My cat Lester and I have settled into a contented late autumn routine. Nearly each weekday we sit and enjoy the sunset. He has a good view of the street below and I can see the surface of the water from my favorite chair. I always crack open the window a bit and can sometimes hear the remaining geese calling as they gather on the water surface. I always feel nourished after a few quiet moments of watching the light fade.
I received John Marshall’s wonderful new DVD, Journeys in Katazome, in the mail last week. It’s the first in a series of DVDs teaching the katazome process, starting with stencil design, cutting and preparation. A richly illustrated interactive PDF document describes the process in detail from start to finish. The DVD also includes high-quality demonstration videos in which John demonstrates and talks about various steps. I’ve started to re-design my minnow stencil after viewing the videos on stencil design. While I like my original minnow design, it is a challenging stencil to paste, and feels a bit unstable, perhaps because of the large open areas. I’ll try to create another more useful variation on the same theme as a 4-way repeat, sharing the process here from start to finish. I expect I’ll need to do 4-6 iterations before I’m satisfied with it.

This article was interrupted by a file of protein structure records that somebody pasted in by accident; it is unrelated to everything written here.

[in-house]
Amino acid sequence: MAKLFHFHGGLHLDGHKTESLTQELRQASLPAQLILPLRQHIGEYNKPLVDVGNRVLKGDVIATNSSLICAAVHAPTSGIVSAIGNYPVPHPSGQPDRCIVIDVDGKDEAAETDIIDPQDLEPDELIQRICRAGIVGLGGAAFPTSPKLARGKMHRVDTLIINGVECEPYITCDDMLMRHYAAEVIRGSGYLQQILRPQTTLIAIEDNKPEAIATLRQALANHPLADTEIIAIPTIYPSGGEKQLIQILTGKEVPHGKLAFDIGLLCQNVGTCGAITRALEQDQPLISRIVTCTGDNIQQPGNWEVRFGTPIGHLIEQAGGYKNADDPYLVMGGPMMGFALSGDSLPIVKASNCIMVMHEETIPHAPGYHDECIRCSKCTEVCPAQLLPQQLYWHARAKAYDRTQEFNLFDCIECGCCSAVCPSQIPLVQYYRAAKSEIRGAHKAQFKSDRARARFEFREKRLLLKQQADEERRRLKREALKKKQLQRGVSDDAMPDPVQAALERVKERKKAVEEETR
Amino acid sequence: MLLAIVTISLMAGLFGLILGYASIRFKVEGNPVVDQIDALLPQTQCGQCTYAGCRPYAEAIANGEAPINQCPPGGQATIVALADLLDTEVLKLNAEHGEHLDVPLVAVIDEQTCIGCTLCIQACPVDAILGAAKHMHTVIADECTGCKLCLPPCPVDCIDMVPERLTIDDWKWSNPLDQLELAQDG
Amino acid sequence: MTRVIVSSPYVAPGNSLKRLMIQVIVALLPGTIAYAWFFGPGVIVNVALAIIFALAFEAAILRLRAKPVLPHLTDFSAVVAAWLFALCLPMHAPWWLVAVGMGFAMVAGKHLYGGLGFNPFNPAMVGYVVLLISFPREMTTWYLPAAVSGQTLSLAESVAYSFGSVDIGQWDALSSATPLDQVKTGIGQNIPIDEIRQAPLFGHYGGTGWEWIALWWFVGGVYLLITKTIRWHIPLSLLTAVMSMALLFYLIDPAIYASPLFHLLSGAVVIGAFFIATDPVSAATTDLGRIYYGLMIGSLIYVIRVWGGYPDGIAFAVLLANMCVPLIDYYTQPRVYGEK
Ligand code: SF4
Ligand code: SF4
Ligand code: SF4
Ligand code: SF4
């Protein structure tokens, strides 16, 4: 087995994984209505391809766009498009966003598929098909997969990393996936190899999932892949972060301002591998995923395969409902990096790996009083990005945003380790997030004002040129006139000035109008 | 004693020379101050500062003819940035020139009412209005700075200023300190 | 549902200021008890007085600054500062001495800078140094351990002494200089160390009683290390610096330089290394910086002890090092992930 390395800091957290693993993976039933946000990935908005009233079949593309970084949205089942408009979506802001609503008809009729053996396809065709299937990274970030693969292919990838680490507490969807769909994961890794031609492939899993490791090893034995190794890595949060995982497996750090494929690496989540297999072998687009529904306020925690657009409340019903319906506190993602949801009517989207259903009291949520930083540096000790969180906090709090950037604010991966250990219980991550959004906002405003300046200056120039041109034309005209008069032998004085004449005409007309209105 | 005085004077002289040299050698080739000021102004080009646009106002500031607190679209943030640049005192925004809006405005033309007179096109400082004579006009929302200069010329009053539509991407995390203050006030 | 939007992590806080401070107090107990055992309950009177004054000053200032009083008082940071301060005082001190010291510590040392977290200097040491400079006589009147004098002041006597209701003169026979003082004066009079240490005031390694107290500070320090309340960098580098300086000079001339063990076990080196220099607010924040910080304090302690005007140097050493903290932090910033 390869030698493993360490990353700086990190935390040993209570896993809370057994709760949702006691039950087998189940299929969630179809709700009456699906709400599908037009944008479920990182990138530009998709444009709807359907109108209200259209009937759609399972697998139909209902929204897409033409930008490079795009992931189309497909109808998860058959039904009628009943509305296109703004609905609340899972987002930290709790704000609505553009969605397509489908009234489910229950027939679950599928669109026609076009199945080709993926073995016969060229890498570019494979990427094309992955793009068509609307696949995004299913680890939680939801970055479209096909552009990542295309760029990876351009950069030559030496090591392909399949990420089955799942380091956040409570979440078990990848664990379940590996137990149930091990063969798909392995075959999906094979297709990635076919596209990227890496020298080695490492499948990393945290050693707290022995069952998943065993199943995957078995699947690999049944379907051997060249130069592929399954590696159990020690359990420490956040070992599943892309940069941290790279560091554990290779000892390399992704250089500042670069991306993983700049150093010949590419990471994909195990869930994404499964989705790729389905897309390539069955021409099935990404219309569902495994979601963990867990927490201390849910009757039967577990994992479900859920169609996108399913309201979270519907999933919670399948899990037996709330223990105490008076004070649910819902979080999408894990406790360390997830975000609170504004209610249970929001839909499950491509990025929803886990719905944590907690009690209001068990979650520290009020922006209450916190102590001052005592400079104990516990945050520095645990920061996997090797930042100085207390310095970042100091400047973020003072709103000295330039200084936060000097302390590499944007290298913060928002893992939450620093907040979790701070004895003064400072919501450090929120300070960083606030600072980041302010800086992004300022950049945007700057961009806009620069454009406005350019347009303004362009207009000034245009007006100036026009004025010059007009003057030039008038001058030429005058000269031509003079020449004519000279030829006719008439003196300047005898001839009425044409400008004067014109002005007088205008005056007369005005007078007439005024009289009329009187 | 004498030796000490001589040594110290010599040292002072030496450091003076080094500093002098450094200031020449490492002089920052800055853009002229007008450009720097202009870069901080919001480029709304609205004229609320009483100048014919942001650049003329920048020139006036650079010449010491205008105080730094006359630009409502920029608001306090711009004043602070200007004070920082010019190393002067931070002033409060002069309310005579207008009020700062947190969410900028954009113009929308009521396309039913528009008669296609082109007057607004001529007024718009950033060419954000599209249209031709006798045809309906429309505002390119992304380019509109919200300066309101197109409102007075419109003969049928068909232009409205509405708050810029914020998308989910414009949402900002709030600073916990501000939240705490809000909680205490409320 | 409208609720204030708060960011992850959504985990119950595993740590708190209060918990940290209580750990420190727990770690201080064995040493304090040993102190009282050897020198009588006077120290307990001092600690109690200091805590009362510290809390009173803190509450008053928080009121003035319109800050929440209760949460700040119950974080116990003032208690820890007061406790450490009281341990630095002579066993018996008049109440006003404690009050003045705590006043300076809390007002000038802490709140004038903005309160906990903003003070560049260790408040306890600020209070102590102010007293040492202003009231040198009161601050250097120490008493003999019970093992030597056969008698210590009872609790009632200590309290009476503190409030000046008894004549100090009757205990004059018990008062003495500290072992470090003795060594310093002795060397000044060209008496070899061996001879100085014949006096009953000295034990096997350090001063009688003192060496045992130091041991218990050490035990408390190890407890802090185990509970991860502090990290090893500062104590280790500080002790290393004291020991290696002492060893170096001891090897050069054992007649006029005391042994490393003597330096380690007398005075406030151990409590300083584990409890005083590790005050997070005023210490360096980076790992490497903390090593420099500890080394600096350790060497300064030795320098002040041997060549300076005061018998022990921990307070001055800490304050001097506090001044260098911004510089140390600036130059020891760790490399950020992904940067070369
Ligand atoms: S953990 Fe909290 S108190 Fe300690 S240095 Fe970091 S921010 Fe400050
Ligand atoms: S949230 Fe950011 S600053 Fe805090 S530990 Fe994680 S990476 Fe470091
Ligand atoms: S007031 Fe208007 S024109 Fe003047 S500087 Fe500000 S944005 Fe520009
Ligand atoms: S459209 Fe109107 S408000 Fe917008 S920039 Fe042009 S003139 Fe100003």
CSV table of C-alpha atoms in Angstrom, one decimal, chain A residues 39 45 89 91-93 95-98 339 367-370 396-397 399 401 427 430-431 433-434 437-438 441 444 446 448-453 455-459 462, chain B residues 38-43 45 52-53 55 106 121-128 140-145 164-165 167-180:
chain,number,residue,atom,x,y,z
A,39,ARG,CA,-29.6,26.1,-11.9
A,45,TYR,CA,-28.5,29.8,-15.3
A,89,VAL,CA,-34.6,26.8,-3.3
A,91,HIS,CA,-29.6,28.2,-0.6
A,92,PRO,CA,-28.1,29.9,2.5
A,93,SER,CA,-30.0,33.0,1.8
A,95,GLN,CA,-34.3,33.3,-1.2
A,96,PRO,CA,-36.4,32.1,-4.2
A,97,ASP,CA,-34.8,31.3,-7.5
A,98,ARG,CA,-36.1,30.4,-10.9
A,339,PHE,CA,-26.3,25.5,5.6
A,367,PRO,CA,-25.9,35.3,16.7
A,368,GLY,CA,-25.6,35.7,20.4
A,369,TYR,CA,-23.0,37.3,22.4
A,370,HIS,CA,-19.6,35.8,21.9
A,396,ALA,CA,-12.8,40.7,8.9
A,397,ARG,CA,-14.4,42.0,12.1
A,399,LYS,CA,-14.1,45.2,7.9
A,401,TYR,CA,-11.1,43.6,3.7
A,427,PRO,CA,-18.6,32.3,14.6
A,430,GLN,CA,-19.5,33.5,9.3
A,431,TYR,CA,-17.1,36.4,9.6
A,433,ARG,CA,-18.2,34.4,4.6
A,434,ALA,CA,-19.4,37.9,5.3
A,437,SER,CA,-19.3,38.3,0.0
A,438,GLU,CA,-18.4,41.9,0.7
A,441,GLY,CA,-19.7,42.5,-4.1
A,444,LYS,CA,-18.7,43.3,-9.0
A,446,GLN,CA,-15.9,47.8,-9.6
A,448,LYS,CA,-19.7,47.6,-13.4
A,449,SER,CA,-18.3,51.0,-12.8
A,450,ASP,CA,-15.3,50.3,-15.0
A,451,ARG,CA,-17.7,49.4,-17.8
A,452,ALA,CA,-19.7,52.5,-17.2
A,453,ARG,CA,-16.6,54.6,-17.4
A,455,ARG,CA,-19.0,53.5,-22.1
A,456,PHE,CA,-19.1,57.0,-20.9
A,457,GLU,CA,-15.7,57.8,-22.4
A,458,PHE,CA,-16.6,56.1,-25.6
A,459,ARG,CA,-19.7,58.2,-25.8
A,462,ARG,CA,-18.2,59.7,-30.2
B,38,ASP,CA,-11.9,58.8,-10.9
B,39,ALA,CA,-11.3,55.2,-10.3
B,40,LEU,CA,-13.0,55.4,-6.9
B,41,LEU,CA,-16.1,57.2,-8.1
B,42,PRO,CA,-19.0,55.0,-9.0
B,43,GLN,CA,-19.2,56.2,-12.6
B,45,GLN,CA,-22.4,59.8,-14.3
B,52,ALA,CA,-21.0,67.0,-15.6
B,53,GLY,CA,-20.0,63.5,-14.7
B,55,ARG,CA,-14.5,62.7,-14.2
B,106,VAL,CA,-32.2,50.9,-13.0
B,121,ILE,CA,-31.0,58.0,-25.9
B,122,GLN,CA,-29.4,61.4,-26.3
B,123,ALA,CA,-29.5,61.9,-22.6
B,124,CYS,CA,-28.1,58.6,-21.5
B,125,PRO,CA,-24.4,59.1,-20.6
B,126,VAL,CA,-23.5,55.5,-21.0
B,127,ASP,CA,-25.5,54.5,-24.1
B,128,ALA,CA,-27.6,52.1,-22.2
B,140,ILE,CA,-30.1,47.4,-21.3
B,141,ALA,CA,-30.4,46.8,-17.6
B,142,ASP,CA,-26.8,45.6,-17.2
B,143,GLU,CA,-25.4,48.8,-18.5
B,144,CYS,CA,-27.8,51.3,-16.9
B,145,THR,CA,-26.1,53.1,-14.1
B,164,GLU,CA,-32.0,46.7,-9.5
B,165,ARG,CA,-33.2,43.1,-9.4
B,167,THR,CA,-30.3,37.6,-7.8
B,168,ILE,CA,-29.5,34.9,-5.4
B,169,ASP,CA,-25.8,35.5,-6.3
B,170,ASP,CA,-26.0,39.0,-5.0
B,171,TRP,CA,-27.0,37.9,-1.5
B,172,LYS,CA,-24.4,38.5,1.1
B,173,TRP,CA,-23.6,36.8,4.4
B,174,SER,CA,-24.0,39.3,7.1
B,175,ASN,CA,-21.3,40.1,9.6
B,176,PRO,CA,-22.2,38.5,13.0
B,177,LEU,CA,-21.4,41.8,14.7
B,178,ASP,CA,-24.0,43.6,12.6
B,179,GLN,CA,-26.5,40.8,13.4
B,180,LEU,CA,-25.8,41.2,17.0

In the first sketch below, I’ve played with some of the shapes, experimenting with scale and rotation. I can see now that 4 minnows do not excite me that much. In the next sketch I’ll try 3 and/or 5.
This weekend will be unseasonably warm for November, so I am taking advantage of it! I’ve been reading India Flint’s fascinating book on natural dyeing this week, and now I will look at every carpet of leaves with new eyes! (see if you can spot the dog paws…)
I spotted this eagle twice earlier this week, and today I had my camera along! Even though Bald Eagles sightings are fairly common in my neighborhood, I am still thrilled to the bone every time I see one!